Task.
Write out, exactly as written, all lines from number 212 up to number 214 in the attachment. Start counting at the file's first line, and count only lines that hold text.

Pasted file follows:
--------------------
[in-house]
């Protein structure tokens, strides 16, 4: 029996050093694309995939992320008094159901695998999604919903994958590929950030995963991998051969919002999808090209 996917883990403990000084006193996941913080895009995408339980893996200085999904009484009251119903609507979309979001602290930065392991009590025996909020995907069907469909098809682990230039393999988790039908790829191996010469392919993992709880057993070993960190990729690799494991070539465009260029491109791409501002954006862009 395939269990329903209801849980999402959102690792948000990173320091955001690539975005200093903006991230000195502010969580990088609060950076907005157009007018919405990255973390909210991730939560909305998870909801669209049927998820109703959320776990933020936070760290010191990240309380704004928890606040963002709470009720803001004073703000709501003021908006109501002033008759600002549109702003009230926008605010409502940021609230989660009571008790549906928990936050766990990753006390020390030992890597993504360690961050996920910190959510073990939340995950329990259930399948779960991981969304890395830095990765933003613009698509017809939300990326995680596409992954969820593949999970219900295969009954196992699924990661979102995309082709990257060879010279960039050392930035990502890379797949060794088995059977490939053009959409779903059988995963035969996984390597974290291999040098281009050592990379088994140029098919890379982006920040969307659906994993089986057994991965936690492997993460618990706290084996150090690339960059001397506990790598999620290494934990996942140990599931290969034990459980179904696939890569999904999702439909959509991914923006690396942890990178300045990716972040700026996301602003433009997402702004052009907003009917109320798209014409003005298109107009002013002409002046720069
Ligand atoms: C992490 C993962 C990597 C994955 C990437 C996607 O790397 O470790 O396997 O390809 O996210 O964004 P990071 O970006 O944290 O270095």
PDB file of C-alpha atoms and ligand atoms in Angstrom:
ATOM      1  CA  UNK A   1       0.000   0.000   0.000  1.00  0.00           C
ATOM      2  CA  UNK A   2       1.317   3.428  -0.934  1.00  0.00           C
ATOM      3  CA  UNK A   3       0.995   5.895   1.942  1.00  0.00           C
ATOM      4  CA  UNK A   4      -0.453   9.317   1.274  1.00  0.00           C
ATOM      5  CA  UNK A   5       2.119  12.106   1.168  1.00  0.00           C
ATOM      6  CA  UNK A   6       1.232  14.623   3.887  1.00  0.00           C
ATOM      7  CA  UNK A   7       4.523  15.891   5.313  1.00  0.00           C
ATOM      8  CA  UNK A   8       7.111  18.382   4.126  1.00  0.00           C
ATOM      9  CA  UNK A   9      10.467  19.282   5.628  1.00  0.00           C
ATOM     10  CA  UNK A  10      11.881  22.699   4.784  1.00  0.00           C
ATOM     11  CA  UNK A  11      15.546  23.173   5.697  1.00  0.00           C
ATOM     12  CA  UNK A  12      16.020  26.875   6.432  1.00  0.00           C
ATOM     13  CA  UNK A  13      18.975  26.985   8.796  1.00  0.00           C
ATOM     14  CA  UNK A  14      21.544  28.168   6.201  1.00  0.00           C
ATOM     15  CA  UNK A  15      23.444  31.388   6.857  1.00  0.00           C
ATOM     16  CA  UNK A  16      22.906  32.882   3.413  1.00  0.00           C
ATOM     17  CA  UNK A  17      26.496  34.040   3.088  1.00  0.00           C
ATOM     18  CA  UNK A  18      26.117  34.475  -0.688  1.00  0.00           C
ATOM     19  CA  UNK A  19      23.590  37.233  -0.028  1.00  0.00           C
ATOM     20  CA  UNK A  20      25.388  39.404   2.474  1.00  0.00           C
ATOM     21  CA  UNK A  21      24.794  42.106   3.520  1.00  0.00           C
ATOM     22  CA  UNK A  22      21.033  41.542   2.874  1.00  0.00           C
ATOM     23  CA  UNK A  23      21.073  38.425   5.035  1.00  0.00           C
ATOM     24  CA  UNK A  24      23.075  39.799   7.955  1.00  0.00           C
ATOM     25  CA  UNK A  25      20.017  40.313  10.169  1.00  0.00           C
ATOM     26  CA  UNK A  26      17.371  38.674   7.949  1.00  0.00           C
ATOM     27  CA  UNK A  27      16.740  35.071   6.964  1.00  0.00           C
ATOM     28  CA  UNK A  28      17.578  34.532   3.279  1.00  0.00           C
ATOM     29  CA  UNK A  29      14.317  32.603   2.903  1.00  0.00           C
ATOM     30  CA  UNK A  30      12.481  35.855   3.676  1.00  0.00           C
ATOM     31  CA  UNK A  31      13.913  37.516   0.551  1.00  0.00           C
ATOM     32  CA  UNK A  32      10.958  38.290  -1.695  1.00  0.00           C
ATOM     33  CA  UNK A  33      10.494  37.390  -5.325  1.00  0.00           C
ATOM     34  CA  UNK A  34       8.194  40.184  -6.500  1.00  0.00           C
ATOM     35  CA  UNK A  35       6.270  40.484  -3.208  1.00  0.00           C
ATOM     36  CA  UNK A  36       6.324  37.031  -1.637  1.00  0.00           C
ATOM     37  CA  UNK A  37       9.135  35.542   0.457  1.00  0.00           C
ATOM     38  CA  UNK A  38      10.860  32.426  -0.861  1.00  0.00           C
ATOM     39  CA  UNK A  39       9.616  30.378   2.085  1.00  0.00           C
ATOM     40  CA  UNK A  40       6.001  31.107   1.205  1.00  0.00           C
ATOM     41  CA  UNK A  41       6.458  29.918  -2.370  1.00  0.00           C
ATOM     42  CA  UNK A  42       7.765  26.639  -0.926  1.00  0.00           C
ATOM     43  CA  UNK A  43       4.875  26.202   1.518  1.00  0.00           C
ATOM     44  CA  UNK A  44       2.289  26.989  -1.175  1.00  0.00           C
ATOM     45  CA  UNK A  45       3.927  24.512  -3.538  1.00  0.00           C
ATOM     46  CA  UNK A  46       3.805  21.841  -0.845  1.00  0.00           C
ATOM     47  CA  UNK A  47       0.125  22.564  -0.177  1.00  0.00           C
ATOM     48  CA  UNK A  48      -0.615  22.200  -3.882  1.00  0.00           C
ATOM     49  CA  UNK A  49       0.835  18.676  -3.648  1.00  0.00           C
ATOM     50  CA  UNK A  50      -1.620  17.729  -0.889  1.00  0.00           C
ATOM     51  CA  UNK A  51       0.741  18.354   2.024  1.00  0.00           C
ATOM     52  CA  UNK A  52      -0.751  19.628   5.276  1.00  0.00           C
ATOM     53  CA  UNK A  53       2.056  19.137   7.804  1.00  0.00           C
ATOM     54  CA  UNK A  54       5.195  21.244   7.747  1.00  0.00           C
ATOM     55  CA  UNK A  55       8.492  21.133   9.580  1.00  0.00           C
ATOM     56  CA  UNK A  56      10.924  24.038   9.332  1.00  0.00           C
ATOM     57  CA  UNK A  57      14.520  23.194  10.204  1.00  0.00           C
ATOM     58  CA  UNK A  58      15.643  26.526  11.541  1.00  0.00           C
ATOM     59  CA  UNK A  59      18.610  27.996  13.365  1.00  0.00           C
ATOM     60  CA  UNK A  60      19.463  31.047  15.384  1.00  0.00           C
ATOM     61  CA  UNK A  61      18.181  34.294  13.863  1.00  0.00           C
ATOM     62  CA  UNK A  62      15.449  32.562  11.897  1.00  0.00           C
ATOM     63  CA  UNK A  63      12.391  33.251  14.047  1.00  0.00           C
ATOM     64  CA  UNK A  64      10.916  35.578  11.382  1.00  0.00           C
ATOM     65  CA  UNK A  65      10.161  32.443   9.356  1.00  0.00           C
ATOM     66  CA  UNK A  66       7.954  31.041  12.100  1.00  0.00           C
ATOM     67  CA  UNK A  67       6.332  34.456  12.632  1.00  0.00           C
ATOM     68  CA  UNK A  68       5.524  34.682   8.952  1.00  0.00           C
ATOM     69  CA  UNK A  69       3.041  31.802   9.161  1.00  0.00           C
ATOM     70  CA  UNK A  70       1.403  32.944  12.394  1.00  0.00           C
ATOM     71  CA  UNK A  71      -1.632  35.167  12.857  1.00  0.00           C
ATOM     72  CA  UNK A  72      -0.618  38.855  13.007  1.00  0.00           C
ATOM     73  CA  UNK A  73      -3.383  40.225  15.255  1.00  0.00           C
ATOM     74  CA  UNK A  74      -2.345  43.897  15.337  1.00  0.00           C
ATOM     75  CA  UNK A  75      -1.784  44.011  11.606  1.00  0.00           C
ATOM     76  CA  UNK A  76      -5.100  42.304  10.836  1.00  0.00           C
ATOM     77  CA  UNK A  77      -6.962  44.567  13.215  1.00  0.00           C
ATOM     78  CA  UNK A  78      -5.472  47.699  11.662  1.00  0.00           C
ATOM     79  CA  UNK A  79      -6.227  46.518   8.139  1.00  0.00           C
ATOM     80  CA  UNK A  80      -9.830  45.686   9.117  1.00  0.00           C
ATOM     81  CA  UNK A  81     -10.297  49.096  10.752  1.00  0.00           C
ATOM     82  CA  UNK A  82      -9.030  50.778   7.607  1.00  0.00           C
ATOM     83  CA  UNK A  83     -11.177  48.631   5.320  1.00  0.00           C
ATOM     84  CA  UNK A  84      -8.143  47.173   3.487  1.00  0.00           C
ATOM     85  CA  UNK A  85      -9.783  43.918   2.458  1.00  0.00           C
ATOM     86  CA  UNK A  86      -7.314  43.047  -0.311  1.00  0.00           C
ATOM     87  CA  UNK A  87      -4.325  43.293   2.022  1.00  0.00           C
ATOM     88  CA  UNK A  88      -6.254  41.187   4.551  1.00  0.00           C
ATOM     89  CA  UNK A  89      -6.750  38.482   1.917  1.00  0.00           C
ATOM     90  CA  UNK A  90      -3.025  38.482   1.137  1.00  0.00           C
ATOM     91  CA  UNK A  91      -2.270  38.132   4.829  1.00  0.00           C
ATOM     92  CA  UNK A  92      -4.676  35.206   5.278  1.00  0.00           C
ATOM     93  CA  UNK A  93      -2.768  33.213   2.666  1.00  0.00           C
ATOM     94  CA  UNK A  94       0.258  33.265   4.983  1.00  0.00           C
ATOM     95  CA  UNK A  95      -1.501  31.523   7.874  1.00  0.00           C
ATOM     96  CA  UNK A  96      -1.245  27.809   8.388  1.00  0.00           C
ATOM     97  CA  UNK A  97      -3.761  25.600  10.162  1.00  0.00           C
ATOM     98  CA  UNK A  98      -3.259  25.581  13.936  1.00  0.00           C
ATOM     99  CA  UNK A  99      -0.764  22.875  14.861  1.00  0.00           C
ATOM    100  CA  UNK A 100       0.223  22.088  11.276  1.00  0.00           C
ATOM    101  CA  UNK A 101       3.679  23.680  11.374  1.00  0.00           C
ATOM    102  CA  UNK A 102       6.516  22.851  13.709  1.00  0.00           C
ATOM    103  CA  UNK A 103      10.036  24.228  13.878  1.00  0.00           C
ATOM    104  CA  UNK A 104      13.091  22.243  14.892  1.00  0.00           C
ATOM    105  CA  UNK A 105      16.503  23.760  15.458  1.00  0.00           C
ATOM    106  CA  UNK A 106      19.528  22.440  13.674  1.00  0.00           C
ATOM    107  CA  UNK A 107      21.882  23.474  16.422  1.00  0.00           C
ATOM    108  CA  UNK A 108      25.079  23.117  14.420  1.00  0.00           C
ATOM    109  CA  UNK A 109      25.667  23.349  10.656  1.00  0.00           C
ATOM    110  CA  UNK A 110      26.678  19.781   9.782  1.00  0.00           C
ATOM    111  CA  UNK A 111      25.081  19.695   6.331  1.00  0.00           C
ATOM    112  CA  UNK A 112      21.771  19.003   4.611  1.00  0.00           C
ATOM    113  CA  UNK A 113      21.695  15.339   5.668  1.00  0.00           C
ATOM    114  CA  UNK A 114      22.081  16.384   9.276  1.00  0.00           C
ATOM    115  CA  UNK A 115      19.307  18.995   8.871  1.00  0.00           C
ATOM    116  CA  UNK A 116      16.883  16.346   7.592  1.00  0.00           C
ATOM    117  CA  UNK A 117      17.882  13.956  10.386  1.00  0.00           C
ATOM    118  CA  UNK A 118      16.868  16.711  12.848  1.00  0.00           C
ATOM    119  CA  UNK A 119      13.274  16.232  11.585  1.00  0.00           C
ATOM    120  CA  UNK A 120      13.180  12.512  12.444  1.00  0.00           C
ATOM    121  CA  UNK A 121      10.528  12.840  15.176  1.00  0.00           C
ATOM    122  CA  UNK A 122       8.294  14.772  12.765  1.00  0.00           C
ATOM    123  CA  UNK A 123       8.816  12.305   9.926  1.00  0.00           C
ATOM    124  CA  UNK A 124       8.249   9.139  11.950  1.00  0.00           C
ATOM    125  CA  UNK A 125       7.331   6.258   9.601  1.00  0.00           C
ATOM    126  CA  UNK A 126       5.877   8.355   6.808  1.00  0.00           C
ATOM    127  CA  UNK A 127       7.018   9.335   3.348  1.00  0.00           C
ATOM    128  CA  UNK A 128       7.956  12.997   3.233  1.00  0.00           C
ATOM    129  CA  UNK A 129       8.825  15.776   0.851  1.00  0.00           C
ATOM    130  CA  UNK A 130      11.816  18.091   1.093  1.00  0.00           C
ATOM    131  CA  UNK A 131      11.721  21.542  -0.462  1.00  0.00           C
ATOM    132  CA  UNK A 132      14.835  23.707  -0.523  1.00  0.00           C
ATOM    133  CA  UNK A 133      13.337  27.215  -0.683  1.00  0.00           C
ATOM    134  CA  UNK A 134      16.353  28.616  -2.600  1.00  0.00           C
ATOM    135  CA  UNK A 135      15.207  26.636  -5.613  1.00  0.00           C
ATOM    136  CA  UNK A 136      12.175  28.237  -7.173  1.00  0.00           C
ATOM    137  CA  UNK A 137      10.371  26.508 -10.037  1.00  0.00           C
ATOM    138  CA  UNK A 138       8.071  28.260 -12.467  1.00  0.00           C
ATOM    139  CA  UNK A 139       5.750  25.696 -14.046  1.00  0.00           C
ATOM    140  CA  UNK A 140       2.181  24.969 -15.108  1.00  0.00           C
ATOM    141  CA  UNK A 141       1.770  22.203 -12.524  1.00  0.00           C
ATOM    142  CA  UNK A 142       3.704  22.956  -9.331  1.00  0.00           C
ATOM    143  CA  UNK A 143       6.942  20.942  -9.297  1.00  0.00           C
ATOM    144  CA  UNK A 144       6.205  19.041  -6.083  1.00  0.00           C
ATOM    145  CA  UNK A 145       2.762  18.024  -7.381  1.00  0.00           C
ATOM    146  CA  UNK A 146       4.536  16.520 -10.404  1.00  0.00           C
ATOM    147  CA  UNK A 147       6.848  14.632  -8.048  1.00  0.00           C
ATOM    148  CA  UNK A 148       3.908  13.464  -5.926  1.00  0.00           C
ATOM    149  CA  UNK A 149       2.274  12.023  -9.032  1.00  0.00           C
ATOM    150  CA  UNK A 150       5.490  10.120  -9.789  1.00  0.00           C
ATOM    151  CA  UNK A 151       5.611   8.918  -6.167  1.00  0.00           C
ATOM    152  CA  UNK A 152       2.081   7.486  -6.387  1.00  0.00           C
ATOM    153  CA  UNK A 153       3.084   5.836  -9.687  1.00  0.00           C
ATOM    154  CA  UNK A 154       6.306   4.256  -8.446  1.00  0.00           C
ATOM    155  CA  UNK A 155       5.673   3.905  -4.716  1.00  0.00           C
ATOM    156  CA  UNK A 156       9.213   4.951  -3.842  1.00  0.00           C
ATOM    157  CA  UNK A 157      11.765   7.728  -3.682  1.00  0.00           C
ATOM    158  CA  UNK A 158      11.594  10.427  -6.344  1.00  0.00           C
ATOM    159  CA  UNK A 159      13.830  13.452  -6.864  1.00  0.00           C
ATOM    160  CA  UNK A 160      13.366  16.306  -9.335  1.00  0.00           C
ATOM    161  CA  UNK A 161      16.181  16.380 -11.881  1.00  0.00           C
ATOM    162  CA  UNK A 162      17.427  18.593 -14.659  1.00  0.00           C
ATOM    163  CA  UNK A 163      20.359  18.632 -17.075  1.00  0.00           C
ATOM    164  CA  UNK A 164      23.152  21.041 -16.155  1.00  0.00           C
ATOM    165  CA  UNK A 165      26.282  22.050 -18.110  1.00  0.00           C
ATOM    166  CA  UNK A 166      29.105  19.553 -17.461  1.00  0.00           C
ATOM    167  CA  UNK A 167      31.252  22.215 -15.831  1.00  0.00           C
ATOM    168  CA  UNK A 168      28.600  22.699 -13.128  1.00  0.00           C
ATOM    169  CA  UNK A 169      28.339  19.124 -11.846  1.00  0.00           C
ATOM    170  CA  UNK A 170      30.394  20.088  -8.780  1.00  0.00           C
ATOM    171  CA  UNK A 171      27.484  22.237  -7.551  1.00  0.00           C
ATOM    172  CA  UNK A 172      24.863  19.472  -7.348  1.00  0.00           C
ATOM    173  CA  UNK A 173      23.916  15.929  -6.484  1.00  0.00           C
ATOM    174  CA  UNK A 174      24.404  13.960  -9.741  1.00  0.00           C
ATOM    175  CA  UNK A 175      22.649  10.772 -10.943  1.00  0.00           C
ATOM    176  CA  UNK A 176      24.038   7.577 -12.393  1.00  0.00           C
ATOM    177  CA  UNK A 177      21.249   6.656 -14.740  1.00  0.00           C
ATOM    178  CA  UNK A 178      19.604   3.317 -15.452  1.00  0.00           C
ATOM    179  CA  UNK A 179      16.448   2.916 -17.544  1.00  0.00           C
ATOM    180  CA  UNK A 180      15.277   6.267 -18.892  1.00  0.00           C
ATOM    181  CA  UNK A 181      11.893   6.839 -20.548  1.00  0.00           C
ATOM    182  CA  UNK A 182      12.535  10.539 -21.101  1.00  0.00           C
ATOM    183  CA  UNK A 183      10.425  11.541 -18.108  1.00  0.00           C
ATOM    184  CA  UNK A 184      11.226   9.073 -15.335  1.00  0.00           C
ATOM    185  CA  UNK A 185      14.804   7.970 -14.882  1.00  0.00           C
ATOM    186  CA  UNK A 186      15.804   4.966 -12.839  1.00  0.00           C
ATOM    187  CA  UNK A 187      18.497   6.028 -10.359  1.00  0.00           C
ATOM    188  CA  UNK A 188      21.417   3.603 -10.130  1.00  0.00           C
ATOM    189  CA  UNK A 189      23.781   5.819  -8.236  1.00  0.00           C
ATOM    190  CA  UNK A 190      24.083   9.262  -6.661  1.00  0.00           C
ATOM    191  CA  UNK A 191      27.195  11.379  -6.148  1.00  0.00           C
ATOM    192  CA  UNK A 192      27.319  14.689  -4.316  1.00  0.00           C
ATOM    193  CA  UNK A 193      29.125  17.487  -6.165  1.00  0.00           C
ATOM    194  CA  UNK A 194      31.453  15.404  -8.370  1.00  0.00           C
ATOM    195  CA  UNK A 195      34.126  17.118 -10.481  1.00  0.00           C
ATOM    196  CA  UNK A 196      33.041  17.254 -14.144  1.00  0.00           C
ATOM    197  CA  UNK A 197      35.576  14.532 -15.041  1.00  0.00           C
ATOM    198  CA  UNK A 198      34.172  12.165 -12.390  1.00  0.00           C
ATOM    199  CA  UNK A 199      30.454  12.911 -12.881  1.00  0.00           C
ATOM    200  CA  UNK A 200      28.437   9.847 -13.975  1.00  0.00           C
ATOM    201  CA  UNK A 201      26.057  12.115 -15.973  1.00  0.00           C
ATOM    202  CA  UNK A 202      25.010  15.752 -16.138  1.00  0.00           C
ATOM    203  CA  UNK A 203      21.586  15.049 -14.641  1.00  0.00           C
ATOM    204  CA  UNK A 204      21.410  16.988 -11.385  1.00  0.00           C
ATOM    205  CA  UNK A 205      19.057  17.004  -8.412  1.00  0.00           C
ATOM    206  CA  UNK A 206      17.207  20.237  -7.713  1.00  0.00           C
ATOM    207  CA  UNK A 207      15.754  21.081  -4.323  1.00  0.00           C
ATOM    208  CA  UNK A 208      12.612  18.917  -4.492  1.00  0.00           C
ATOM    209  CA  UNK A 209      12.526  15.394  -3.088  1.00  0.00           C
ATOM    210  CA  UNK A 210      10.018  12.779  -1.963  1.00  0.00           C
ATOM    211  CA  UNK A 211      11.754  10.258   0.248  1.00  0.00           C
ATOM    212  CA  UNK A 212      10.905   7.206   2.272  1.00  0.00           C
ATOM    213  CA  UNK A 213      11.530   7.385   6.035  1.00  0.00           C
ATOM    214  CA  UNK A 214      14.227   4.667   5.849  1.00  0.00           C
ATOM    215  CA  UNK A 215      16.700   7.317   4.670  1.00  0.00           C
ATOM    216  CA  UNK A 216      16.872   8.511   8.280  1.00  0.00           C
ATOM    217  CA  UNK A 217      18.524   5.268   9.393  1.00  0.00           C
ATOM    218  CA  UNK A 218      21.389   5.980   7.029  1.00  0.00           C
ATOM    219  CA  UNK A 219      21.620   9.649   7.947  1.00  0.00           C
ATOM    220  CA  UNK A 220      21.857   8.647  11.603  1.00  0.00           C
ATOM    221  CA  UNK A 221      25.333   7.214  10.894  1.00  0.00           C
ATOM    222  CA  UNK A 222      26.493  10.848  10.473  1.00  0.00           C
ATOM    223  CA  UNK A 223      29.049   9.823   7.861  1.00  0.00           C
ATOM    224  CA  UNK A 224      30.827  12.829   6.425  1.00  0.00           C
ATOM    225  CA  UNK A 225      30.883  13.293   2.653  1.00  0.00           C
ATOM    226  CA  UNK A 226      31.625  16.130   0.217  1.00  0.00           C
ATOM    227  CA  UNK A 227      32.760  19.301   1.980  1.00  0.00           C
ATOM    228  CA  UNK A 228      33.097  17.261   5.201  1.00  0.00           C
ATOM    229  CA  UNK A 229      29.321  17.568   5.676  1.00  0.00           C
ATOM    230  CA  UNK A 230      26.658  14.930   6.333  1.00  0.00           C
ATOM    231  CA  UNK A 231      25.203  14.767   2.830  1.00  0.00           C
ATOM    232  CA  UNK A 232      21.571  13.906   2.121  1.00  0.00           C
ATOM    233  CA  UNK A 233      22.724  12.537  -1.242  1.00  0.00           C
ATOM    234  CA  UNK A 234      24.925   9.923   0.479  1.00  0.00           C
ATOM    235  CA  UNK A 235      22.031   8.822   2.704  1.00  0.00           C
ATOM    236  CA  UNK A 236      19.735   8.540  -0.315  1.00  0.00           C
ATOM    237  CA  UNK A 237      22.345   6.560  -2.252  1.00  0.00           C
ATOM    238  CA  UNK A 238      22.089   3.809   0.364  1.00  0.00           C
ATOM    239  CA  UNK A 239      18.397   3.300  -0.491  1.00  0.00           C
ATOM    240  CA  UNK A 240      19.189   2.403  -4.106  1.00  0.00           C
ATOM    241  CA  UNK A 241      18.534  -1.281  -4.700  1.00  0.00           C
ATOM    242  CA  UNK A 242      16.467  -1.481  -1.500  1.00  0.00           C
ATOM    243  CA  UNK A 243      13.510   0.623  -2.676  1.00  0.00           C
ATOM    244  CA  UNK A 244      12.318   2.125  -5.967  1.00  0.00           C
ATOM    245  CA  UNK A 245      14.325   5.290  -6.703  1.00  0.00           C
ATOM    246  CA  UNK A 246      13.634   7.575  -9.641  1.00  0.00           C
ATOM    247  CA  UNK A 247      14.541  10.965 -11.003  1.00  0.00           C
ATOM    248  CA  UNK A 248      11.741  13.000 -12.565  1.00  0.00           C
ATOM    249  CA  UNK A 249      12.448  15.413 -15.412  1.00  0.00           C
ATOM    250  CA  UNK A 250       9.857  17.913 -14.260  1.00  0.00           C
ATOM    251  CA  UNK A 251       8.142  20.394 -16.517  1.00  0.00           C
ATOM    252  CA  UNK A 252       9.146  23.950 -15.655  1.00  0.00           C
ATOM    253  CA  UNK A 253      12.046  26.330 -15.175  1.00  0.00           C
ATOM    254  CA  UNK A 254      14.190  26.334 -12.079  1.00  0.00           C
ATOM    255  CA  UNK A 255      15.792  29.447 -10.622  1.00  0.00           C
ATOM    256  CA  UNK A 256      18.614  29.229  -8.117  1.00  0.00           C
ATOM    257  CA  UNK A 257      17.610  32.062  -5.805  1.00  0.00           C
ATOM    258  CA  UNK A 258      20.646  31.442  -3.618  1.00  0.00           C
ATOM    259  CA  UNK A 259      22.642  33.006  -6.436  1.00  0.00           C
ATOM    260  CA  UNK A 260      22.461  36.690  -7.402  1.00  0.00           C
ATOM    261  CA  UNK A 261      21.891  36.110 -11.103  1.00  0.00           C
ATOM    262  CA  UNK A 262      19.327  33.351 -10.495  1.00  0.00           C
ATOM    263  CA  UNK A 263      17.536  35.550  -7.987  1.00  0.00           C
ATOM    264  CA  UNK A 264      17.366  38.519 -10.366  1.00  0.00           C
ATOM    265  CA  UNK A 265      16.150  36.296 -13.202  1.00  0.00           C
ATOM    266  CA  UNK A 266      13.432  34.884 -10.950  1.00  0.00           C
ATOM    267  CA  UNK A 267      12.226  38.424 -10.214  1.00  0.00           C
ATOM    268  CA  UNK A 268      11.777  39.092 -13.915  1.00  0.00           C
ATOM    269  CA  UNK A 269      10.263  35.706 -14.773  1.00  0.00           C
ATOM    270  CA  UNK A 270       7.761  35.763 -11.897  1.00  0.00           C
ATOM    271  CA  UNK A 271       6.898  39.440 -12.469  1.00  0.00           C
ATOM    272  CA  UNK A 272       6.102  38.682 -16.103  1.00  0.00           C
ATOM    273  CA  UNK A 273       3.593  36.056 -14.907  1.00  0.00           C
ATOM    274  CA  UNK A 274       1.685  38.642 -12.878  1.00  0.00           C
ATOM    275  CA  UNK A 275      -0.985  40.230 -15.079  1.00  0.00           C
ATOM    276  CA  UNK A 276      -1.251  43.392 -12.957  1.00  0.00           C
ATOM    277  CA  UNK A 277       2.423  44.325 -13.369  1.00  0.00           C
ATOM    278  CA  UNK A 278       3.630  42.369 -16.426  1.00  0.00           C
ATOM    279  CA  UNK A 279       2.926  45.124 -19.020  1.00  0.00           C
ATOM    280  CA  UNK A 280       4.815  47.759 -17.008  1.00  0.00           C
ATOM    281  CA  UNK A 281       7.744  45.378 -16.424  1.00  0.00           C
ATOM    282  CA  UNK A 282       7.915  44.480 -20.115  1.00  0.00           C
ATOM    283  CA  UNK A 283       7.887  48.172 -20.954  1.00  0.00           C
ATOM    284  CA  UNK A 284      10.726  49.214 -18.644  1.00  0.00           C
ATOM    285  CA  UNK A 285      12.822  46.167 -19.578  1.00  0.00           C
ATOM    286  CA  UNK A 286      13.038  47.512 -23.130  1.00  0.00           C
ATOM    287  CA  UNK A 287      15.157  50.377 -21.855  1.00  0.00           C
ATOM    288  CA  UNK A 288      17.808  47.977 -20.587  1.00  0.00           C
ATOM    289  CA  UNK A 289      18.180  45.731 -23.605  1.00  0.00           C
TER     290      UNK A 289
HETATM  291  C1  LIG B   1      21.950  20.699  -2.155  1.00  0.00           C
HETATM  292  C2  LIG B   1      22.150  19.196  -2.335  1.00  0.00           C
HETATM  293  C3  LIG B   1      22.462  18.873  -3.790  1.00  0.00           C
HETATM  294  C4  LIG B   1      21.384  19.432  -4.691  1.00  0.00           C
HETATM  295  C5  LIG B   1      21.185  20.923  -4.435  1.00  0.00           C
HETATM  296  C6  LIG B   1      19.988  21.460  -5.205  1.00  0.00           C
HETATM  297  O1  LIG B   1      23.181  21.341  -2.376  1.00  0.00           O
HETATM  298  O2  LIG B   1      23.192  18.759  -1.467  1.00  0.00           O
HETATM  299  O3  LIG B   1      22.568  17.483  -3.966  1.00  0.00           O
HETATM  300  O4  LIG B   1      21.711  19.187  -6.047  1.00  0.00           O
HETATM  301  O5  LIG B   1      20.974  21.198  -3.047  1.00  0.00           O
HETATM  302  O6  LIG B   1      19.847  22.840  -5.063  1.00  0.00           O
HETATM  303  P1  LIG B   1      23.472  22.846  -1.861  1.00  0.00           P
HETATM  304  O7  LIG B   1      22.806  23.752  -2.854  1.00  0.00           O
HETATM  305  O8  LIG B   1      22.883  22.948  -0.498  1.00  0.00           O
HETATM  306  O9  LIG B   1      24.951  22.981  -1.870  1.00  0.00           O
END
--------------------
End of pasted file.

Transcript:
ATOM    208  CA  UNK A 208      12.612  18.917  -4.492  1.00  0.00           C
ATOM    209  CA  UNK A 209      12.526  15.394  -3.088  1.00  0.00           C
ATOM    210  CA  UNK A 210      10.018  12.779  -1.963  1.00  0.00           C